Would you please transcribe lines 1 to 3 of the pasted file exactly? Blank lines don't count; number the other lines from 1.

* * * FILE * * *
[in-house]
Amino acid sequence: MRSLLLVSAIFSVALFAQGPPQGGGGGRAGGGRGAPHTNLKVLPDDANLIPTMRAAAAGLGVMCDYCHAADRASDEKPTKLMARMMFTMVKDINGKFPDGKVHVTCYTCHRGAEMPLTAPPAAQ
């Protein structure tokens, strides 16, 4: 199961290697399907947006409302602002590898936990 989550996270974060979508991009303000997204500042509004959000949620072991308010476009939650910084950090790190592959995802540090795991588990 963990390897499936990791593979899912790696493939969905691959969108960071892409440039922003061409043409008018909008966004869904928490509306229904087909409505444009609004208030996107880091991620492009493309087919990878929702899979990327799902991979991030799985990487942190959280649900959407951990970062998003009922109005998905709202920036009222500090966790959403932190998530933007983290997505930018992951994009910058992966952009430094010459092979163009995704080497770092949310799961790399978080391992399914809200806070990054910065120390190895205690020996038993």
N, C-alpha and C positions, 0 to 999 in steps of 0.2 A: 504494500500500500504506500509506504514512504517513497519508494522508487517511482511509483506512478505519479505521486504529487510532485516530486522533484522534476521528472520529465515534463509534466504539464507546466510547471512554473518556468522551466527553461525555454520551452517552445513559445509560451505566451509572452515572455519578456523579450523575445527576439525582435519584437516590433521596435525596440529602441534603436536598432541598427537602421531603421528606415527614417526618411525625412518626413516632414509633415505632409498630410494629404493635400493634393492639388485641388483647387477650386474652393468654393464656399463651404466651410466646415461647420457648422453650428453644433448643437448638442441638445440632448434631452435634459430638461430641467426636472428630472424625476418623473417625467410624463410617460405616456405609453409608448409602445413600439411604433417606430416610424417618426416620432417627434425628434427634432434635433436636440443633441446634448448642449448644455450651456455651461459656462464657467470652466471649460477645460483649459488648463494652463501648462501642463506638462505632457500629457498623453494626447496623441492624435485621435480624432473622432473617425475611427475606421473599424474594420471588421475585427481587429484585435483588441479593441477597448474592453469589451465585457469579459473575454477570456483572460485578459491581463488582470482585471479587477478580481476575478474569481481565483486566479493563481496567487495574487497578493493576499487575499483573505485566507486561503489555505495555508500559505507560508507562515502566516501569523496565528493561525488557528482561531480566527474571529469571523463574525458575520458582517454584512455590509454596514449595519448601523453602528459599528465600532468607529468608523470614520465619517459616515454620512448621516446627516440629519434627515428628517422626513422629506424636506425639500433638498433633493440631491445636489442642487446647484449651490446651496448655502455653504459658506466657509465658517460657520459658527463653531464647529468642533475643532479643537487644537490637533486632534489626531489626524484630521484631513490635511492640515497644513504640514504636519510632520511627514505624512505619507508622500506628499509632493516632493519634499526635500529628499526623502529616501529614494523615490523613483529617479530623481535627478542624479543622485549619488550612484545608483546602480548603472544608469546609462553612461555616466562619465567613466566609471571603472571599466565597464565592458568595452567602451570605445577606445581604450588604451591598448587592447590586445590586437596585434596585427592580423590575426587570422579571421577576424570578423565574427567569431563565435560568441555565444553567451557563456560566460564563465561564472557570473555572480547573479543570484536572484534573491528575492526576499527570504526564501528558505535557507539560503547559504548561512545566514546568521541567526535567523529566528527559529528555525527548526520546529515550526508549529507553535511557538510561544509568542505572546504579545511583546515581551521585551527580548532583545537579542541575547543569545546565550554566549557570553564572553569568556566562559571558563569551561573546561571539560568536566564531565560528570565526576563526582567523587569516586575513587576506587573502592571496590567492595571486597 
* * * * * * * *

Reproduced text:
[in-house]
Amino acid sequence: MRSLLLVSAIFSVALFAQGPPQGGGGGRAGGGRGAPHTNLKVLPDDANLIPTMRAAAAGLGVMCDYCHAADRASDEKPTKLMARMMFTMVKDINGKFPDGKVHVTCYTCHRGAEMPLTAPPAAQ
């Protein structure tokens, strides 16, 4: 199961290697399907947006409302602002590898936990 989550996270974060979508991009303000997204500042509004959000949620072991308010476009939650910084950090790190592959995802540090795991588990 963990390897499936990791593979899912790696493939969905691959969108960071892409440039922003061409043409008018909008966004869904928490509306229904087909409505444009609004208030996107880091991620492009493309087919990878929702899979990327799902991979991030799985990487942190959280649900959407951990970062998003009922109005998905709202920036009222500090966790959403932190998530933007983290997505930018992951994009910058992966952009430094010459092979163009995704080497770092949310799961790399978080391992399914809200806070990054910065120390190895205690020996038993």